Burlesque performer and instructor Tifa Tittlywinks, 37, is a true force to be reckoned with. The Montrose resident is as talented and driven as they come, and she’s doing her part to make burlesque a household word in Texas.
Tittlywinks is a multiple-award-winning performer, producer, and artist, as well as the owner of Dem Damn Dames Burlesque, which is Houston’s longest-running and largest monthly burlesque show. She’s also the owner and lead instructor of Houston’s biggest burlesque studio, Madame Fantastick’s Burlesque School, and she recently became the executive producer of Texas Star Burlesque in Dallas.
She identifies as “100 percent queer and pansexual, if I have to define my outward preferences.”
A native of Indianapolis, Tittlywinks has been dancing since the age of three. She has performed with the Indianapolis Dance Company, the Greg Hancock Dance Theater, and has choreographed for the Carmel Community Players in Indianapolis, where she won two awards for outstanding choreography.
She performed at the Burlesque Hall of Fame in Las Vegas in 2016 and 2018. She headlined both the Edmonton Burlesque Festival in 2017 and the Southwest Burlesque Showcase in 2018. She has hosted and been a featured performer at the Asheville, North Carolina ABSFest, and her performances and full-length productions have been featured in a number of conventions. Her performance styles range from vaudevillian to erotic and comic. Her highly artistic work incorporates elements of tap, jazz, bump-and-grind, and a plethora of other dance styles.
Her list of awards also includes the 2015 Future Legend of Burlesque at the San Antonio Burlesque Festival, the 2017 Most Original at the San Antonio Burlesque Festival, and the 2018 Most Comedic at the Oklahoma City Burlesque Festival.
Tittlywinks says she got into burlesque because of her love for musical theater. “I stayed in burlesque because I was tired of hearing ‘No’ from theater producers [who would tell me] I’m too tall, my voice is too low, I’m this, I’m that. In burlesque, I realized that harnessing the element of ‘the tease’ was all I had to do to liberate my creativity.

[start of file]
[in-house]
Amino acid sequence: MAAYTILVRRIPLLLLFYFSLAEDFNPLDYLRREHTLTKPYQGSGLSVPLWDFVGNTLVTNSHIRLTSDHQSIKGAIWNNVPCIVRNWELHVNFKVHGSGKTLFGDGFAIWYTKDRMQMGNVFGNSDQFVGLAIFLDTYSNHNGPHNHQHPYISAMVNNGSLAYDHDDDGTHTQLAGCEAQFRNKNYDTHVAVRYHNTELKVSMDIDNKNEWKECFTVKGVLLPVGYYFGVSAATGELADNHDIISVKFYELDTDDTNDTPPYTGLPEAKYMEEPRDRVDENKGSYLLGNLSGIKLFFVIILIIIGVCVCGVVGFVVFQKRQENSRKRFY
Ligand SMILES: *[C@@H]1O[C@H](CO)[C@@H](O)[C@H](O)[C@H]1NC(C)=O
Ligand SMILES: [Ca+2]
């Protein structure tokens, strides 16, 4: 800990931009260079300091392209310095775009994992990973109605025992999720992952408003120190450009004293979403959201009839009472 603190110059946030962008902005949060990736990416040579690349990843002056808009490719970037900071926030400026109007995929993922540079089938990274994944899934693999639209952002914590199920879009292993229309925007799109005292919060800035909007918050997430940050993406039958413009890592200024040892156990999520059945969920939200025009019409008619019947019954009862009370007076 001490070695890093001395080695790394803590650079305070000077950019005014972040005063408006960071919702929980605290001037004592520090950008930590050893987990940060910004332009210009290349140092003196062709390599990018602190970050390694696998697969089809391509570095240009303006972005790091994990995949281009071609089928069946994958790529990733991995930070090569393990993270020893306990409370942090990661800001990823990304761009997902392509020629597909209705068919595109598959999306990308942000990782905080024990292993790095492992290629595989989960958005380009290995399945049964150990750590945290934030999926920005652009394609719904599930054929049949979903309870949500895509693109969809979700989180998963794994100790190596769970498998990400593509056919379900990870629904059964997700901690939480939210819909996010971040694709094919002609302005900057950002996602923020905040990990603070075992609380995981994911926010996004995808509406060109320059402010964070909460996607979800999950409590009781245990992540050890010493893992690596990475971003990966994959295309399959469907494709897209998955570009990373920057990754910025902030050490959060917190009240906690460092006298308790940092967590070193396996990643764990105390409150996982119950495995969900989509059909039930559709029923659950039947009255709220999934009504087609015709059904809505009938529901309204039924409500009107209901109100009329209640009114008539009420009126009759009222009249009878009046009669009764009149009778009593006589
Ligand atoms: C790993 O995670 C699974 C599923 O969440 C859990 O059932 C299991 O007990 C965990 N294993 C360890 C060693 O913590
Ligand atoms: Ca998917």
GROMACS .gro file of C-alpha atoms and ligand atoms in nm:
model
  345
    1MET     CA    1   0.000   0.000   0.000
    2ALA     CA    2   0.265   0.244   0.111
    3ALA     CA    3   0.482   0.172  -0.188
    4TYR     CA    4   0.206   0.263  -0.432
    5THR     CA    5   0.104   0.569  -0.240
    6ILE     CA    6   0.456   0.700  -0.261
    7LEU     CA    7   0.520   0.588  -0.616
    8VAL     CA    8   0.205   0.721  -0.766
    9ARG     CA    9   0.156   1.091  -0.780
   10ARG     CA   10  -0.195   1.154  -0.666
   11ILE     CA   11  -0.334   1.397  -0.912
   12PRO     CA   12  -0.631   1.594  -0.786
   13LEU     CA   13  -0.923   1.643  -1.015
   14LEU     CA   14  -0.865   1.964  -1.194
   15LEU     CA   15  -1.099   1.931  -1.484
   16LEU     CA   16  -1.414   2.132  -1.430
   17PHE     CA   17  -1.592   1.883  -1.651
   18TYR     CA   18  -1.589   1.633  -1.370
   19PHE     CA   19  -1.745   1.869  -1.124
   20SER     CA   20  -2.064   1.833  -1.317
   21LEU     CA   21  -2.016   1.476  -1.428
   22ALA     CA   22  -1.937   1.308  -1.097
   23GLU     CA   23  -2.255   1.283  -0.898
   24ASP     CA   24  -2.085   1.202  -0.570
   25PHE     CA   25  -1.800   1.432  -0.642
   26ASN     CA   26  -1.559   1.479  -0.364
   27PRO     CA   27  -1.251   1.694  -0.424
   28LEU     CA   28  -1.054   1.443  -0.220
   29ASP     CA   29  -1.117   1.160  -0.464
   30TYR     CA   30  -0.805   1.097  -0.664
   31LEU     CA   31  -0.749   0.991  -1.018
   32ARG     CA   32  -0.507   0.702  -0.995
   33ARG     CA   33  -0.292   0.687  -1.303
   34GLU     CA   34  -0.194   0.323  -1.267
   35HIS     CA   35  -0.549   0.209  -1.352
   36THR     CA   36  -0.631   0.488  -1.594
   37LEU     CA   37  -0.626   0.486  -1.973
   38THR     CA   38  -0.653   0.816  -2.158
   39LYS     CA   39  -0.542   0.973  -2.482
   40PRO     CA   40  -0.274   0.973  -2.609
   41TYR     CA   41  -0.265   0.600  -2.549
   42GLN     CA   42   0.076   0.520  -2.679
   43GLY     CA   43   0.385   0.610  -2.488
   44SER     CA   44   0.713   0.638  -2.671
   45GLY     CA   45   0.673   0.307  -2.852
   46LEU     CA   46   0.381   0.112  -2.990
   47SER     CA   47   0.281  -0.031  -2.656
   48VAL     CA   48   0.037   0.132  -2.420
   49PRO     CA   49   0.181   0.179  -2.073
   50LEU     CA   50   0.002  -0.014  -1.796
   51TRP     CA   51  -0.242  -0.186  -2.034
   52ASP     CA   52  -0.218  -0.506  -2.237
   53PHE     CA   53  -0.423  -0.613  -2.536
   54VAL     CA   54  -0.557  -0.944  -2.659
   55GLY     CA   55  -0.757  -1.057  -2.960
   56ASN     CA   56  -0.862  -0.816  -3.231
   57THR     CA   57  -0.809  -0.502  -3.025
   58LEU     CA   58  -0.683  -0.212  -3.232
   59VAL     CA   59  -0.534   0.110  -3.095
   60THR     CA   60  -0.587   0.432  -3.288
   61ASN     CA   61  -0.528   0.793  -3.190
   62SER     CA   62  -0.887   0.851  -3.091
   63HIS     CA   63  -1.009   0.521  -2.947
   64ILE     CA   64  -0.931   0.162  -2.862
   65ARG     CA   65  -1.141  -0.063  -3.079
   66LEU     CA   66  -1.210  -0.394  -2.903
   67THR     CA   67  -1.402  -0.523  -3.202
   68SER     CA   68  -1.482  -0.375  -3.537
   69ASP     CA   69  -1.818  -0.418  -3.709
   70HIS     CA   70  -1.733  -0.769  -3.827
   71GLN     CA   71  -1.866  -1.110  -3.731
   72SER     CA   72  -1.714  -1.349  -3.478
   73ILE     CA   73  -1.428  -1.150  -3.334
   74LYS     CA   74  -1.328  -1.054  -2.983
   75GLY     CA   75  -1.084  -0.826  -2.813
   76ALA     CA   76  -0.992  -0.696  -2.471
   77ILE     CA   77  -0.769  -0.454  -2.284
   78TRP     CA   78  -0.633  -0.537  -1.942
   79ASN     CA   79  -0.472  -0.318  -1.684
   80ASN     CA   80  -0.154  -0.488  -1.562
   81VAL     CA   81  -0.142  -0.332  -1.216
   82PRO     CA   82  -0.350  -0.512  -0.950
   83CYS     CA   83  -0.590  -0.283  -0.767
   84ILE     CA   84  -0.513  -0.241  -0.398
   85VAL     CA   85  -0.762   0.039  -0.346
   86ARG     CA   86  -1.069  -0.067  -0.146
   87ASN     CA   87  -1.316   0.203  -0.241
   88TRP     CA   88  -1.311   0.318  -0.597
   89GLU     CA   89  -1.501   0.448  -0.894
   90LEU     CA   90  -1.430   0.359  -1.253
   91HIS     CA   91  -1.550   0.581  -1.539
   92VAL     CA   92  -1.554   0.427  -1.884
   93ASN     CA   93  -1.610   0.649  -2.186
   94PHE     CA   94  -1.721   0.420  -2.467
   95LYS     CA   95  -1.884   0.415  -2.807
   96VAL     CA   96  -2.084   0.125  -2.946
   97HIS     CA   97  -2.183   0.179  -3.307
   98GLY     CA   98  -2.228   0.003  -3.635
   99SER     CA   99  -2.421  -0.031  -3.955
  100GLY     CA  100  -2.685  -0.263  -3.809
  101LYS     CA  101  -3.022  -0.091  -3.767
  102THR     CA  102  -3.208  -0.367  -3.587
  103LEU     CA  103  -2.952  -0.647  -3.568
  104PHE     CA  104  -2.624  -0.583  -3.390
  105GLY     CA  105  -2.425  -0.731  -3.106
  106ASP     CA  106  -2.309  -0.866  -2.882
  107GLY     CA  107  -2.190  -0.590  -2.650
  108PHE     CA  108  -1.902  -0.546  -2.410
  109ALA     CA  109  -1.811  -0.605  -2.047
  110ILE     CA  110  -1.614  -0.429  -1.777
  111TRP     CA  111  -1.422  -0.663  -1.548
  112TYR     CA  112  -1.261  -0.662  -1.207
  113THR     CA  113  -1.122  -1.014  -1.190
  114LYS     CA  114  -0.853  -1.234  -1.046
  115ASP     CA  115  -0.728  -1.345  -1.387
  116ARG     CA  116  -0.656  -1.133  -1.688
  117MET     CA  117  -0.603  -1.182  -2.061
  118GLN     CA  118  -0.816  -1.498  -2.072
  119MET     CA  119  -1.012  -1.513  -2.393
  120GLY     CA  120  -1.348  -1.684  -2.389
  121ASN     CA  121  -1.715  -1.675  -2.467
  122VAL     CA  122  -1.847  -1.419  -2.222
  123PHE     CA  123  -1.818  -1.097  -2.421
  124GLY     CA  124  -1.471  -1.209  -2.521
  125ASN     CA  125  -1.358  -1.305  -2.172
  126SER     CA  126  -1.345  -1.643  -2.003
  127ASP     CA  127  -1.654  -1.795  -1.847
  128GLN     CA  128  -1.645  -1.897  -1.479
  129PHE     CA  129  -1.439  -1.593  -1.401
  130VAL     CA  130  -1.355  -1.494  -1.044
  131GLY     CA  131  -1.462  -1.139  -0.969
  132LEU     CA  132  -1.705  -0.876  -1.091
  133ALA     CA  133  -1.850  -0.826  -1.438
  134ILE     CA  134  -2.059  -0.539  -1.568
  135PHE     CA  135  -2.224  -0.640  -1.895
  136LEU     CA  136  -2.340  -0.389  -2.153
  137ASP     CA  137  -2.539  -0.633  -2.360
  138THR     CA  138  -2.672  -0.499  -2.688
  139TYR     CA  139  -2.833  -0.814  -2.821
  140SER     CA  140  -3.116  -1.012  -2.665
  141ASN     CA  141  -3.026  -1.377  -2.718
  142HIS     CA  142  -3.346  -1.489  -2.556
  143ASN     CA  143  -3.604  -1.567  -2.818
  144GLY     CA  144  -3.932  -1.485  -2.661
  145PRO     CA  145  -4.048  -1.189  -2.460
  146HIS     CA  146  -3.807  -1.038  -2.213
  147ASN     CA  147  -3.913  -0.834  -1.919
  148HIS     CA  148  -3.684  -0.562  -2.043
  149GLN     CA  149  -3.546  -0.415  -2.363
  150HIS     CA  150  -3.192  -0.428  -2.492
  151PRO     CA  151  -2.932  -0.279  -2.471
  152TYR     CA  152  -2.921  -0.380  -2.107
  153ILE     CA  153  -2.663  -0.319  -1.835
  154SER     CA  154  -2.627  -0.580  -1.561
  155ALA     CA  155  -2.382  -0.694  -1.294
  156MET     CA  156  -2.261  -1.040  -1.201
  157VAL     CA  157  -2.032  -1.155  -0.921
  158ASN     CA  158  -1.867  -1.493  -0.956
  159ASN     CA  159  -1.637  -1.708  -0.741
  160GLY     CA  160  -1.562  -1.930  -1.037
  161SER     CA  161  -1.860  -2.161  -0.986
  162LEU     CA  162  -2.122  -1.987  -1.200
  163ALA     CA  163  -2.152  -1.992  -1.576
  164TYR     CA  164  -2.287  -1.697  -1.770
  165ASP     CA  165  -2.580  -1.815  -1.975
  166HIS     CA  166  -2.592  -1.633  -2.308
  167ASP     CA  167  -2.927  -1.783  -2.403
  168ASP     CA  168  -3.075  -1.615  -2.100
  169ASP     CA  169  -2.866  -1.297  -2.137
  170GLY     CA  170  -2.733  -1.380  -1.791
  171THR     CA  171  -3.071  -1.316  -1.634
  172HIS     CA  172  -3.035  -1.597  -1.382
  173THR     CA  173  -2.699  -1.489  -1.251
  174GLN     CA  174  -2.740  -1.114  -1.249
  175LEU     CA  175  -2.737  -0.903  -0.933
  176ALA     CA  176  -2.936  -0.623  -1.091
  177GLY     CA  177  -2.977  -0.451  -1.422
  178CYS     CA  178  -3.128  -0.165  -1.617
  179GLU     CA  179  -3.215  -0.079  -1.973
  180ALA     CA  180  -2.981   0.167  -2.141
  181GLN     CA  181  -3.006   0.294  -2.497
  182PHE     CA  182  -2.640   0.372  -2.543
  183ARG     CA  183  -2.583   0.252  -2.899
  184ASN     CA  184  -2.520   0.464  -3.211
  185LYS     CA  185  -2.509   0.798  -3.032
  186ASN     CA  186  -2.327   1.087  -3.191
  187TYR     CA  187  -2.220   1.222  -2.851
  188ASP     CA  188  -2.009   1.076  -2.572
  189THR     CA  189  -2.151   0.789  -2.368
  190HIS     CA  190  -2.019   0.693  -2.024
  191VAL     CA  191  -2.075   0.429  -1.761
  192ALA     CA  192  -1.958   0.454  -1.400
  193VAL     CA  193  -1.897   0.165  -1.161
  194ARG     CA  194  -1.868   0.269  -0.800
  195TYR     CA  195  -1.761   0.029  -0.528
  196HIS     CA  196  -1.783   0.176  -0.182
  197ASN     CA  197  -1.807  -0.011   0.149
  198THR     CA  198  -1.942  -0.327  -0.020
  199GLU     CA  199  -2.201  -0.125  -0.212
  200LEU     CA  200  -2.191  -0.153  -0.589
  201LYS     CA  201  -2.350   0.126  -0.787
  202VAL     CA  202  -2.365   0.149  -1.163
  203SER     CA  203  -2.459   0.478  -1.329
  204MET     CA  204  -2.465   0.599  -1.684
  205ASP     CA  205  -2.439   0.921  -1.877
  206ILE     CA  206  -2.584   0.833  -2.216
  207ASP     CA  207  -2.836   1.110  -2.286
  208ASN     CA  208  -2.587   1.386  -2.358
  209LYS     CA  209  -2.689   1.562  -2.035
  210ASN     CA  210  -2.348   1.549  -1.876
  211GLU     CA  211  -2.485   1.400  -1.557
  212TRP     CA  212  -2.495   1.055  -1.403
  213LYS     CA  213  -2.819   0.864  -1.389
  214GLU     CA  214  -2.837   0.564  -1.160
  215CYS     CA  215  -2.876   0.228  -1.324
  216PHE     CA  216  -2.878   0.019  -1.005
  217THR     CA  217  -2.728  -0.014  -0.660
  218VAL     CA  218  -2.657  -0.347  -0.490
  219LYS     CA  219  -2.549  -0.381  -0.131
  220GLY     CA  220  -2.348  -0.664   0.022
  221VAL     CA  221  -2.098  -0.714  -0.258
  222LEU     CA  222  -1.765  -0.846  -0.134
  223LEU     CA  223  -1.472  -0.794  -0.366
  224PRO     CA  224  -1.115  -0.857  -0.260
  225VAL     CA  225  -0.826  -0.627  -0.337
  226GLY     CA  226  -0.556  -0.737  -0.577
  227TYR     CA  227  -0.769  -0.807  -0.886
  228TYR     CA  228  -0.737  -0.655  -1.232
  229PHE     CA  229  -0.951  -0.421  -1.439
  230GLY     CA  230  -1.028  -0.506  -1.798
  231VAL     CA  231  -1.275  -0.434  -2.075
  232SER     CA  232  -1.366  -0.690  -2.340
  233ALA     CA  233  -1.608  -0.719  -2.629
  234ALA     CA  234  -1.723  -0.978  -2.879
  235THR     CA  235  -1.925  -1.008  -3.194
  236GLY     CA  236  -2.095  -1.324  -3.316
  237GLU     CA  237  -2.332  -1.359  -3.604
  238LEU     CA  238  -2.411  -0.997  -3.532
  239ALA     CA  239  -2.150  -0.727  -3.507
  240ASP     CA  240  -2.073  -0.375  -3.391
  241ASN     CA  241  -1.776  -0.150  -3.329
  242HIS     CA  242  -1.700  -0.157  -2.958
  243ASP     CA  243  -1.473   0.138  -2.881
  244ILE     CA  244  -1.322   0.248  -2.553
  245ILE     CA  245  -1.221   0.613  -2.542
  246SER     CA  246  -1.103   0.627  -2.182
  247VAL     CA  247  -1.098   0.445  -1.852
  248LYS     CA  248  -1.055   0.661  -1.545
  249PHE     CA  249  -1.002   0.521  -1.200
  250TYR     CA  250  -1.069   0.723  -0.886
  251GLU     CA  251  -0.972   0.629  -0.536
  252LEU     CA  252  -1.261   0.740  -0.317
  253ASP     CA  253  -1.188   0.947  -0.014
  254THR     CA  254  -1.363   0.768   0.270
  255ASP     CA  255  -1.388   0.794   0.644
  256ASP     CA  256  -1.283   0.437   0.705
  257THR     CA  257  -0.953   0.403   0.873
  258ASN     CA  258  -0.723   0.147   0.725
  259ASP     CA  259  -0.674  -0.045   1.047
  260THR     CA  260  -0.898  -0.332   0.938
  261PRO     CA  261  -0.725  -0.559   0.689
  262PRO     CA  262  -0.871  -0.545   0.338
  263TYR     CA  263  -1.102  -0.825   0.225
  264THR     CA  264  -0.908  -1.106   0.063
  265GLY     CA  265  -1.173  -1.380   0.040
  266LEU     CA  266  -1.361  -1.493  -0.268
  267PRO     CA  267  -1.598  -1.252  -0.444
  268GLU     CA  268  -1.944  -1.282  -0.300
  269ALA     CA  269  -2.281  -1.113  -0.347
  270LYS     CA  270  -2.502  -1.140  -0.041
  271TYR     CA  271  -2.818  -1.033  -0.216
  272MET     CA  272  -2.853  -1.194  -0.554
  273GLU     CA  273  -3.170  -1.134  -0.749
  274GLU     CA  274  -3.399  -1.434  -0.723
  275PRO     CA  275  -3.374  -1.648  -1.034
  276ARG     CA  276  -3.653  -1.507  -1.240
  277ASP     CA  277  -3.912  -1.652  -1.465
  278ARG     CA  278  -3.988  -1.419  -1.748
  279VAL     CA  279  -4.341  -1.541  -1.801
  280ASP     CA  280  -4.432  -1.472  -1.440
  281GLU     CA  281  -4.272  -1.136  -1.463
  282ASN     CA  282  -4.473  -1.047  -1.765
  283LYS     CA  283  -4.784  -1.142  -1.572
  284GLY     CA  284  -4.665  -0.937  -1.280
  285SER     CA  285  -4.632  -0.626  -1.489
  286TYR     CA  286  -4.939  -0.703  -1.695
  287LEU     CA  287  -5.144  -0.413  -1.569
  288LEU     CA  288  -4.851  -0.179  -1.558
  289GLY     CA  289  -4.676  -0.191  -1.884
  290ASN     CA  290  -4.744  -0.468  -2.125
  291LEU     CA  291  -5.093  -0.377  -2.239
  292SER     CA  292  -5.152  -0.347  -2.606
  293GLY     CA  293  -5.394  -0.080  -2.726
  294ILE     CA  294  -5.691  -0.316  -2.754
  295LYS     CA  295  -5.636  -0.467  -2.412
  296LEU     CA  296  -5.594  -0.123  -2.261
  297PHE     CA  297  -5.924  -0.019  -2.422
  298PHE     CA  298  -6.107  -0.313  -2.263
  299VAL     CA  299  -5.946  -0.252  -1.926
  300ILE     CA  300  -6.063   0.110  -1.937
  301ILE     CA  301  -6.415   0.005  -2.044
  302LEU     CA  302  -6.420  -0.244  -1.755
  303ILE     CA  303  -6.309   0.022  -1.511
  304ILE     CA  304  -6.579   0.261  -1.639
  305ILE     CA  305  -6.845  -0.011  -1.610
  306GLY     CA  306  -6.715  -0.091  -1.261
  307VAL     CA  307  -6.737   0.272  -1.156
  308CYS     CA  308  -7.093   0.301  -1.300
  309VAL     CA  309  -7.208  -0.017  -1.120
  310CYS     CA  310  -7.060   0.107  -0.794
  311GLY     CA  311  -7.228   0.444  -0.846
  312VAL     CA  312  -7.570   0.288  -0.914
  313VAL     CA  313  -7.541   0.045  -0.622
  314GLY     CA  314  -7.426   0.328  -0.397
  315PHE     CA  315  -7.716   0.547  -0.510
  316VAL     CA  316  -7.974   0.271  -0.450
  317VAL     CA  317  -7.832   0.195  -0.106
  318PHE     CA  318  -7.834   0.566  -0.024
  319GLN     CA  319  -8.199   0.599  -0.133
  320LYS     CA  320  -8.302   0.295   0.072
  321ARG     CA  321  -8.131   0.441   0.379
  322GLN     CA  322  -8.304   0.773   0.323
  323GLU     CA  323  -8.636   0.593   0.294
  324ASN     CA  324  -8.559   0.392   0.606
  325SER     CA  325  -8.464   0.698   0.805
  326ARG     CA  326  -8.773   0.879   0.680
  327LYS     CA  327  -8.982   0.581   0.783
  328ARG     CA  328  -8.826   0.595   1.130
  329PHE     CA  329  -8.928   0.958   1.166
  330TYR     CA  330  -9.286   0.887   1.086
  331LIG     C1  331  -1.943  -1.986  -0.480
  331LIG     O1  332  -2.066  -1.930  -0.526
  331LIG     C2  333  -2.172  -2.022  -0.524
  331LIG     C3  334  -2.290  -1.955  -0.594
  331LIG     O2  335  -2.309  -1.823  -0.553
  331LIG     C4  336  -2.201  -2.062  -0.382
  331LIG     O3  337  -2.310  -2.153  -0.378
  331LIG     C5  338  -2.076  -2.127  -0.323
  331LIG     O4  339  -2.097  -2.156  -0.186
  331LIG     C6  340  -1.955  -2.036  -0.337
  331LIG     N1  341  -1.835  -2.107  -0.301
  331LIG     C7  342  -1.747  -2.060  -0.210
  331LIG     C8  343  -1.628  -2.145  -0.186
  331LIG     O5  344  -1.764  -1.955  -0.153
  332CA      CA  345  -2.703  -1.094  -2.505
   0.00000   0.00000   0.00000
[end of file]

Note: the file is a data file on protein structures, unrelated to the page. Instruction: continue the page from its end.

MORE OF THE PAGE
“The first show [that I choreographed] was super-cute, but horribly tragic in terms of costumes. We had no idea what we were doing. I could still wear my junior prom dress, so I took it and made it into my costume and started learning.”
During the pandemic, Tittlywinks created “Cabin Fever,” an opportunity for performers to perform and earn money at a time when shows were being cancelled left and right. “I am super extra-proud of that. We easily taught over 200 people to livestream. There was no other way to make money, and we showed them how. That gave me a lot of perspective about what is next. After 11 years of being the worker and breaking down walls, it was time to build and make it bigger,” she explains.
Tittlywinks is now enjoying her status as the “granddaddy,” as her burlesque colleagues call her. In addition to that mentoring position, she still livestreams and also travels to perform in small towns outside of Houston. “Like a super-successful weekly show in Bryan. It’s one of the first times a burlesque show has really paid the bills.”
She has supported Houston’s LGBTQ community however she can, “in countless ways for over a decade—Montrose Center, Hatch Youth, The Gender Book. The Houston Gendermyn have influenced me greatly.”
Burlesque may seem like it’s all fun and games, but Tittlywinks believes it can actually play a vital role in the arts community. “Burlesque is the one place I know of where performance artists can express themselves unabashedly. It can be political, religious, expressive, or just plain sexy. It can be anything, [but it] must be entertaining.”
For more info, visit damndames.com.
This article appears in the September 2021 edition of OutSmart magazine.